The vivid turquoise colour of the sea has captured the imaginations of those living nearby with many taking to social media for answers.  In the absence of any known samples being analysed, experts think it is a coccolithophore bloom.  In layman's terms, it is a type of microscopic marine algae living in large numbers in the upper layer of the sea.  You cannot see them with the naked eye, but these spherical cells under a powerful microscope are surrounded by intrinsic tiny disc-shaped platelets known as coccoliths.  It is the shedding of these white calcium carbonate plates - which can turn into chalk - that transforms the sea into that photogenic aquamarine colour.  Think about the sun hitting the water and bouncing off brilliant white particles just under the surface.  Satellite images capturing the phenomenon have also been posted on social media by scientists who study the oceans from a birds eye view. They too believe it's a coccolithophore bloom.  So we have a good sense of the what, but what about the why?  Dr Paul Tett, from the Scottish Association for Marine Science (SAMS), has been studying algae for five decades and says what we've been seeing is rare in coastal waters.  The last time he saw this level of colour intensity in Scottish waters was in the 1980s, he said.  "The coccolithophores are very common on the high seas in the North Atlantic, for example, and in the southern ocean," Dr Tett said.  "They are probably the second most common kind of phytoplankton group in the oceans."  Dr Tett said he was not quite sure why it was now happening off Scotland's west coast.  "My best guess is that some water from the North Atlantic has come on to the Mallin shelf, which is the sea between Ireland and the west of Scotland.  "Some of it has gone into the Firth of Clyde and some has gone up the Minch and that has brought the bloom of coccoliths with it."  In the SAMS laboratory in Oban there are hundreds of samples of algae suspended in jars.  Tiny they may be, but insignificant they are not: the health of algae populations is growing more significant in the battle against climate change because of their relationship with CO2.  Dr Tett said: "The good news is these little algae are one of nature's ways of reducing carbon dioxide in the atmosphere because the calcareous plates take up carbon dioxide from sea water and when they sink to the bottom they are removing it from the sea and the atmosphere."  But as we see throughout the natural world, life is all about balance, and too much of a "good thing" can prove detrimental.  Despite some algae blooms being harmful, scientists do not believe this bloom is.  If anything with many of us kissing goodbye to sunny getaways this summer because of the pandemic, this is just the picture postcard we need.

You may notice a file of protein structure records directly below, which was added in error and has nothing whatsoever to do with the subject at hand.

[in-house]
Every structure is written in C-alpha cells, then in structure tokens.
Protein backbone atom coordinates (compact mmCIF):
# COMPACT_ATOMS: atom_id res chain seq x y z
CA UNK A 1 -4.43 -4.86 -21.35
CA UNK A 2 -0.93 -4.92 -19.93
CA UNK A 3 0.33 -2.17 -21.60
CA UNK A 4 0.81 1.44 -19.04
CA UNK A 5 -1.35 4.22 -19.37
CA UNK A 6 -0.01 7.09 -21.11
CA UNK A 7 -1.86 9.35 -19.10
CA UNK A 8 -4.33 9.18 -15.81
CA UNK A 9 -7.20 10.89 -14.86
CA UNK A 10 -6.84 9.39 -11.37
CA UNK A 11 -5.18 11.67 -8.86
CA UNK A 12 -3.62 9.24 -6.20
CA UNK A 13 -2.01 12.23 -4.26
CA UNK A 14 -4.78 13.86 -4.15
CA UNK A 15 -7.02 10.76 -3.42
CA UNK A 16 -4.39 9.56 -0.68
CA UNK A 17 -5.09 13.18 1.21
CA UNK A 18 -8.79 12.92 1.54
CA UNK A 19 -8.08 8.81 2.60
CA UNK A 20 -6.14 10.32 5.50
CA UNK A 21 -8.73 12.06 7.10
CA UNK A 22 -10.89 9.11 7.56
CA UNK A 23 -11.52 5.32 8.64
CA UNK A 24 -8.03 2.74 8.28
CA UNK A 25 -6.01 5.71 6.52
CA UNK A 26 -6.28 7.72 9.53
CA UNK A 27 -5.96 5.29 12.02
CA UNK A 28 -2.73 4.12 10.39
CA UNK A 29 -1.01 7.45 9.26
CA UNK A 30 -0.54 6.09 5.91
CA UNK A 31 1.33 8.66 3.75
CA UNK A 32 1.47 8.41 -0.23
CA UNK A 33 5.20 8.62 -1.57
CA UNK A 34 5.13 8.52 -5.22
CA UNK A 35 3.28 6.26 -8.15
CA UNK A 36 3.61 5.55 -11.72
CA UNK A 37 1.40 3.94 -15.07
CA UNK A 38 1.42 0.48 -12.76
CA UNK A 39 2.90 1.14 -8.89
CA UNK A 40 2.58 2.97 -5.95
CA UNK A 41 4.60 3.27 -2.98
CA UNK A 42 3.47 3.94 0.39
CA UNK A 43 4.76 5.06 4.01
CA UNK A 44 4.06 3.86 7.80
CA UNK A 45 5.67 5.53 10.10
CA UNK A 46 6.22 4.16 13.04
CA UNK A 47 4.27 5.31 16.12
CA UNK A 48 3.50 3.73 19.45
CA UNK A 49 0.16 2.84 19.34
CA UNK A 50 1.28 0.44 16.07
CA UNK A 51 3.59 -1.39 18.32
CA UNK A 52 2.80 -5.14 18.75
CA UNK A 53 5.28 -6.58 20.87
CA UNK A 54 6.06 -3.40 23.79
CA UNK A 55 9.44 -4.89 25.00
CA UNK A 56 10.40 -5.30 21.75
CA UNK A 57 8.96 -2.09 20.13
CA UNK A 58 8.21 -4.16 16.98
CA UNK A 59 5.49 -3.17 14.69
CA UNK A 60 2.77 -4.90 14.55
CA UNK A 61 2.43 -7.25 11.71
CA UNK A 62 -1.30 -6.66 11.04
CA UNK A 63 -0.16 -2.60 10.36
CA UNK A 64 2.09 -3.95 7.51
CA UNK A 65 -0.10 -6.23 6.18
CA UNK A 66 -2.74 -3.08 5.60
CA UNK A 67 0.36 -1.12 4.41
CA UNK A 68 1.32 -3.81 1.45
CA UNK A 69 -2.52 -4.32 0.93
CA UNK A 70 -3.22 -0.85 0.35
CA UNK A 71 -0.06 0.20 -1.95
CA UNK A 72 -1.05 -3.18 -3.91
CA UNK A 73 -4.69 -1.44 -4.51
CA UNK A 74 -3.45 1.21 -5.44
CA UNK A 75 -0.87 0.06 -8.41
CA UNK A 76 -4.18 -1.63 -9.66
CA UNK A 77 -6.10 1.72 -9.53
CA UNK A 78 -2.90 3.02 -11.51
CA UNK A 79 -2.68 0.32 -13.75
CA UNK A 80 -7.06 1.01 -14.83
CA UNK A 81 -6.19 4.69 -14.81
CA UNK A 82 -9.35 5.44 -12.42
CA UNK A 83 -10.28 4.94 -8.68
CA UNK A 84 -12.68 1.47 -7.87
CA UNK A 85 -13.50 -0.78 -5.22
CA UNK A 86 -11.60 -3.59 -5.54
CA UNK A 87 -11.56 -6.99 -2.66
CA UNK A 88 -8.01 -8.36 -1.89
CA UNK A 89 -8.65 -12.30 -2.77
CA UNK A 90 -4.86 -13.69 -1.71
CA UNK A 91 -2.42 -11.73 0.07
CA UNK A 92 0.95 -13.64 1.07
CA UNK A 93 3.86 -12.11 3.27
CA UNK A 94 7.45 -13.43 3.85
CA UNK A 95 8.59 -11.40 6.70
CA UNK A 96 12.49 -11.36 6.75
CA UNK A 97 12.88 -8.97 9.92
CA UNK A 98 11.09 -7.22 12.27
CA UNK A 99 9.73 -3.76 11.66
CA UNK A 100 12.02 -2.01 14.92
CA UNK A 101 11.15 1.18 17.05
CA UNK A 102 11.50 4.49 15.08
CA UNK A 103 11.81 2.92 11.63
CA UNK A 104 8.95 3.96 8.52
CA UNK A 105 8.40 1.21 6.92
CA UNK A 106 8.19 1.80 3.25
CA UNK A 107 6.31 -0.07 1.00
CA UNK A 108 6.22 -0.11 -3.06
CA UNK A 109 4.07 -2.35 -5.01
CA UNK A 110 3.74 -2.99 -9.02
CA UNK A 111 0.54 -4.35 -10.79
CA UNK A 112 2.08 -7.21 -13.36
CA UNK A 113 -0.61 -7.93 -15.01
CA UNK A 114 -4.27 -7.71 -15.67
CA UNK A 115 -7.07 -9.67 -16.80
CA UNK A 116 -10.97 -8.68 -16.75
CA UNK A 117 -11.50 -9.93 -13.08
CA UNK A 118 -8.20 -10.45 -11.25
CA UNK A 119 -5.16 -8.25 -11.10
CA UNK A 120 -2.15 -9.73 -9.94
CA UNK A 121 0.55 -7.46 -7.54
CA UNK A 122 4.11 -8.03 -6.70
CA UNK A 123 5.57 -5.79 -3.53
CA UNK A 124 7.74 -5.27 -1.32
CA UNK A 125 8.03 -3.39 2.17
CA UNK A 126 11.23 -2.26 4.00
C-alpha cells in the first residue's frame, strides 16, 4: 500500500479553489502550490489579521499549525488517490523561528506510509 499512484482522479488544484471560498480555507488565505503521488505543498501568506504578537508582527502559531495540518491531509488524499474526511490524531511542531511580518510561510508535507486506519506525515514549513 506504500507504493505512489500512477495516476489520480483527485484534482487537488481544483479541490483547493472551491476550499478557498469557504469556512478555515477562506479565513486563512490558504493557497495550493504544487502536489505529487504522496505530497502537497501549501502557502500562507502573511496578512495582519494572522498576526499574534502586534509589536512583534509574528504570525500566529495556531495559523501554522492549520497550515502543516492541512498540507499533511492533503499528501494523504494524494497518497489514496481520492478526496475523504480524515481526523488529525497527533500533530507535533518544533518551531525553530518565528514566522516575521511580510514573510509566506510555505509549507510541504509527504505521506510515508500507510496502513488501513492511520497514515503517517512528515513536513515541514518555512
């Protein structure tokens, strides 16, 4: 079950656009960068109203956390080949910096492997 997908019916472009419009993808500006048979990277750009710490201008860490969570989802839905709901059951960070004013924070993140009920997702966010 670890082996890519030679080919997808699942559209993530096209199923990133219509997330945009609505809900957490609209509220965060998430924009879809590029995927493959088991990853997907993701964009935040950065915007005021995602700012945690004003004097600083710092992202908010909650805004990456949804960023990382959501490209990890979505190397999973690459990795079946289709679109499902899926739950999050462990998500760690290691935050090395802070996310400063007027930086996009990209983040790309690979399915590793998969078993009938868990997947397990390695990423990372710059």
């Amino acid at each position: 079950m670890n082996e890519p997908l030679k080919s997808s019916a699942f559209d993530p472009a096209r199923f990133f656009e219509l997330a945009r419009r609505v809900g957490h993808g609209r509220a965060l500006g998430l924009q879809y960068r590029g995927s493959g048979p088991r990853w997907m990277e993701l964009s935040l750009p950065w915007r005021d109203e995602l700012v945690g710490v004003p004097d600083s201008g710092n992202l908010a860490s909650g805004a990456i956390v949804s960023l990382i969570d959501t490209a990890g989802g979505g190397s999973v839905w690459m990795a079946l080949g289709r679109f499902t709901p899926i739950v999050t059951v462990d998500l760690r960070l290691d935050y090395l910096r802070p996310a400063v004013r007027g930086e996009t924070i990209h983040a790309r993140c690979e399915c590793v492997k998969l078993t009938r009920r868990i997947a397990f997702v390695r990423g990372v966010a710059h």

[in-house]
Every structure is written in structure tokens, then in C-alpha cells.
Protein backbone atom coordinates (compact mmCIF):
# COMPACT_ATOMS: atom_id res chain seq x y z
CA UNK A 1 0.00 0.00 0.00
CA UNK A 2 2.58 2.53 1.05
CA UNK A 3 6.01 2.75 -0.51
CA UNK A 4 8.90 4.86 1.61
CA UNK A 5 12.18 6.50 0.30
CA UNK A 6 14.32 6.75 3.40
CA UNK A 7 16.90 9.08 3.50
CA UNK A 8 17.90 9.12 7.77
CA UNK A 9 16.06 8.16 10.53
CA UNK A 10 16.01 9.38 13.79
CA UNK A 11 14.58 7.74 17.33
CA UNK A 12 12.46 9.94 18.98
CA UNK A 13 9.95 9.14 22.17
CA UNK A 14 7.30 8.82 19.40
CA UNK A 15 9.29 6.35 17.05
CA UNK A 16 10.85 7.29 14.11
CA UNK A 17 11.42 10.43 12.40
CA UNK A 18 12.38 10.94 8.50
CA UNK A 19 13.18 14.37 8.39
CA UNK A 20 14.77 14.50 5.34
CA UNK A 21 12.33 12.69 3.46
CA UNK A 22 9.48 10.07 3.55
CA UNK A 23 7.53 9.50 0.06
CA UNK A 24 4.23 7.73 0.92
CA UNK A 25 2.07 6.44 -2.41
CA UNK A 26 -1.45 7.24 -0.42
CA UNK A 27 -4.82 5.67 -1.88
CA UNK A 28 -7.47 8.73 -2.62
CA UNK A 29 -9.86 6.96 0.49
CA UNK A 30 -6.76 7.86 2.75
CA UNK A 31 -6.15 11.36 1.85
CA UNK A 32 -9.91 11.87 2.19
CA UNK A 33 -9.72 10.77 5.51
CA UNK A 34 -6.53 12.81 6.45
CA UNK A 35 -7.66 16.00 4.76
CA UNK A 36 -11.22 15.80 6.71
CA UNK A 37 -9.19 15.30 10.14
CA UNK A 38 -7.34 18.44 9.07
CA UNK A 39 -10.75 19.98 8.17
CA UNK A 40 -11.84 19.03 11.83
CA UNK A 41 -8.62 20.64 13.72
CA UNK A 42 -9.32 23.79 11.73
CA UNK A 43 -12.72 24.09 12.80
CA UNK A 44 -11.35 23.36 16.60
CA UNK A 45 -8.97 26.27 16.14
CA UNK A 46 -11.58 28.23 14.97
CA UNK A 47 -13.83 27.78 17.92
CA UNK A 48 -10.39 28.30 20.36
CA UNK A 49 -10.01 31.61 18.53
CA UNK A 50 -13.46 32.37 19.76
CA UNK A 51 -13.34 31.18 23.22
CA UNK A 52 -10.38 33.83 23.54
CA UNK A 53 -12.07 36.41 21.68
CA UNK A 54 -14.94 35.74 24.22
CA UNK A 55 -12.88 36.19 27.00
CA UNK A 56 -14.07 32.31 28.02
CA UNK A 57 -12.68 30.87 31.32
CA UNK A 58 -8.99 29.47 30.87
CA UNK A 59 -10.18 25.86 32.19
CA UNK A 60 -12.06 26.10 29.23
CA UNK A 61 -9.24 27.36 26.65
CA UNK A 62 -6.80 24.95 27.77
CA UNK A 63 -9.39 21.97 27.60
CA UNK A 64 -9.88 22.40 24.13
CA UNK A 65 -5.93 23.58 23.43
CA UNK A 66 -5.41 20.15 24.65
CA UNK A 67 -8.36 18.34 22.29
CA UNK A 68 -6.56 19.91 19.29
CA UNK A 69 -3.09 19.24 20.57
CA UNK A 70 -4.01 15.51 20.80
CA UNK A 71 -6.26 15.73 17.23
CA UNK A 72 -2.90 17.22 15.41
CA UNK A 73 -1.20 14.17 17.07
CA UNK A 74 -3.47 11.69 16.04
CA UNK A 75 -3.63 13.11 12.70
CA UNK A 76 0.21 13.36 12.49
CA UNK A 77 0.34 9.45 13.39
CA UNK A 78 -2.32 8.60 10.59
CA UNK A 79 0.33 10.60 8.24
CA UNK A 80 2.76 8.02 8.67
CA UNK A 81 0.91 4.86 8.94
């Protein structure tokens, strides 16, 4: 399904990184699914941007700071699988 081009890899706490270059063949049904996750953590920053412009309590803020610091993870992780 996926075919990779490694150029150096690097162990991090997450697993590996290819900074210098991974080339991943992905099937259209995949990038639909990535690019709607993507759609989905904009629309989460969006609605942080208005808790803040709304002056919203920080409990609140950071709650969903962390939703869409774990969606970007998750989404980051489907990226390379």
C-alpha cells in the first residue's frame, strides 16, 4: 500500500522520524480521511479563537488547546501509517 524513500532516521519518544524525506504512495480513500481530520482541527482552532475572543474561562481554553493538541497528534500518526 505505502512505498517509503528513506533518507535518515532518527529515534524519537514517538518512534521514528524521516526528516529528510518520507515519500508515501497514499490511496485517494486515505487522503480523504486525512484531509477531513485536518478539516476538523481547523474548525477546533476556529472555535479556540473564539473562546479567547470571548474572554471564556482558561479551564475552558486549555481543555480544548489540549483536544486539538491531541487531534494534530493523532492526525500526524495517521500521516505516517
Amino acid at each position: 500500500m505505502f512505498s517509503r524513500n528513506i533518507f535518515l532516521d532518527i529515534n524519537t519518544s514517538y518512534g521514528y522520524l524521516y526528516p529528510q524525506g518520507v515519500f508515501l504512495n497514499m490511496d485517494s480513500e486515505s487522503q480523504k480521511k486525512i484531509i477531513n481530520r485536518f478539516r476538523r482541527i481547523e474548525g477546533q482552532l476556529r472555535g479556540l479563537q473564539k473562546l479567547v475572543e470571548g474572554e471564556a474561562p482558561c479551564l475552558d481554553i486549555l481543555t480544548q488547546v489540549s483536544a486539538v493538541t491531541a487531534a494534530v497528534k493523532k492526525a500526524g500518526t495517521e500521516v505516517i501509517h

Two Arrests Over Attempted Murder of Police Officer
Two men have been arrested after a police officer was struck by a car and seriously injured in Ayrshire.  Police said the 28-year-old officer suffered serious leg injuries after being hit by the car in Eglinton Place, Kilwinning, in the early hours of Tuesday.  She is continuing to be treated in hospital.  The incident is being treated as attempted murder, and two men aged 58 and 59 have been arrested and charged.

Glasgow MP Moved to Police Safe House After Death Threat